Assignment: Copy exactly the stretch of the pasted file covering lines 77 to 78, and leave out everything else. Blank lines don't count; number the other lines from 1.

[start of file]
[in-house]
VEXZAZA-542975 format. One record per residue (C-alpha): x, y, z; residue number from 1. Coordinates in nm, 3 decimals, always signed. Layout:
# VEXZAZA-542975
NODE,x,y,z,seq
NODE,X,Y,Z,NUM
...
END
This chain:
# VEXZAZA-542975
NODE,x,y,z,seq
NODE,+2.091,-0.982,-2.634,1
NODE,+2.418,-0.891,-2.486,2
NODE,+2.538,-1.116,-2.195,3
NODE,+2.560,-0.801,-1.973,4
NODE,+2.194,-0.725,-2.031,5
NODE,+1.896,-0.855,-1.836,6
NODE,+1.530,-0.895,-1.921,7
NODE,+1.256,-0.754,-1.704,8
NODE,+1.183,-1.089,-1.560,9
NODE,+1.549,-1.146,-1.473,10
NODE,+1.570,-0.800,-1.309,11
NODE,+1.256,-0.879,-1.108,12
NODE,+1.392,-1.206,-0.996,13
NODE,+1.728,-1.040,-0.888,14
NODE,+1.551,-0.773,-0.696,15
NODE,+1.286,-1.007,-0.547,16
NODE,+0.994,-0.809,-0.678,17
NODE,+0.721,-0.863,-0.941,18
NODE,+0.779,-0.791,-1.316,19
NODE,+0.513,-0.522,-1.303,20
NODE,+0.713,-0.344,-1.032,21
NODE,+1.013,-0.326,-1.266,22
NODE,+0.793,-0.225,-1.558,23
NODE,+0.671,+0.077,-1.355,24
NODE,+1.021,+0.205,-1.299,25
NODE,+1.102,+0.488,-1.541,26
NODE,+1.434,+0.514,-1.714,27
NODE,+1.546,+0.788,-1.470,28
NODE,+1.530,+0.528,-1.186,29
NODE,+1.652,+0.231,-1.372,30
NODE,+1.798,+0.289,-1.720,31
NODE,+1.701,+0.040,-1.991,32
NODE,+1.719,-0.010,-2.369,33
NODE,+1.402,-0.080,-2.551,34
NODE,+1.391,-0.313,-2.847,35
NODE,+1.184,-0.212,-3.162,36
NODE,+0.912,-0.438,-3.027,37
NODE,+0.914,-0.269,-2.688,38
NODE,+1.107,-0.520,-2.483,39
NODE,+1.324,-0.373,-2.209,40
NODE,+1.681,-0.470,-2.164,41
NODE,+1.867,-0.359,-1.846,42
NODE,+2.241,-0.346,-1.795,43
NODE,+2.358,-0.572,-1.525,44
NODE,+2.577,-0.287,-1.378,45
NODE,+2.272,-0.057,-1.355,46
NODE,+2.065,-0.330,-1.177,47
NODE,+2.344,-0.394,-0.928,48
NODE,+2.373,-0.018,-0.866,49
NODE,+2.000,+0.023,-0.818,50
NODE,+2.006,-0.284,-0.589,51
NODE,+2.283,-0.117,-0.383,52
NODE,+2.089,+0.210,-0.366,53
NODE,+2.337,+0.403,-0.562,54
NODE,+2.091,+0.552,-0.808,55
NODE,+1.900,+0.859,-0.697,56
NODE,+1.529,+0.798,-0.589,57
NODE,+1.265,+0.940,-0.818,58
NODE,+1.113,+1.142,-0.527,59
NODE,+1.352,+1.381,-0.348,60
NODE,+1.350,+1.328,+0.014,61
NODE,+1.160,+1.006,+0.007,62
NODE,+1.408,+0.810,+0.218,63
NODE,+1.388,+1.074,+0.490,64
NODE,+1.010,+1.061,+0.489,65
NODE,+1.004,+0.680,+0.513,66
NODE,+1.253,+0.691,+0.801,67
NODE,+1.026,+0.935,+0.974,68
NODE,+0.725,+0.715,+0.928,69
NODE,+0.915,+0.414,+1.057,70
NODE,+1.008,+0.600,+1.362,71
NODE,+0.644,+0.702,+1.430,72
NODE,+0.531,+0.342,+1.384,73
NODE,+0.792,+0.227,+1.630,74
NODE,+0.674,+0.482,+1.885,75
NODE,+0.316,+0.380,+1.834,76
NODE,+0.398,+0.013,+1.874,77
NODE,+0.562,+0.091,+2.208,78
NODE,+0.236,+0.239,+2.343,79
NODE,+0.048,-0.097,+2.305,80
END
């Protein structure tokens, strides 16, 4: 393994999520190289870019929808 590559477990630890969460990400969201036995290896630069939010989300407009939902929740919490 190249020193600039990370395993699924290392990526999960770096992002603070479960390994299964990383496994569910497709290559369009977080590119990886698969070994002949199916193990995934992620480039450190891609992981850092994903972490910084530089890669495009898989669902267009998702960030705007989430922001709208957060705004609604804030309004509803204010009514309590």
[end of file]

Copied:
NODE,+1.253,+0.691,+0.801,67
NODE,+1.026,+0.935,+0.974,68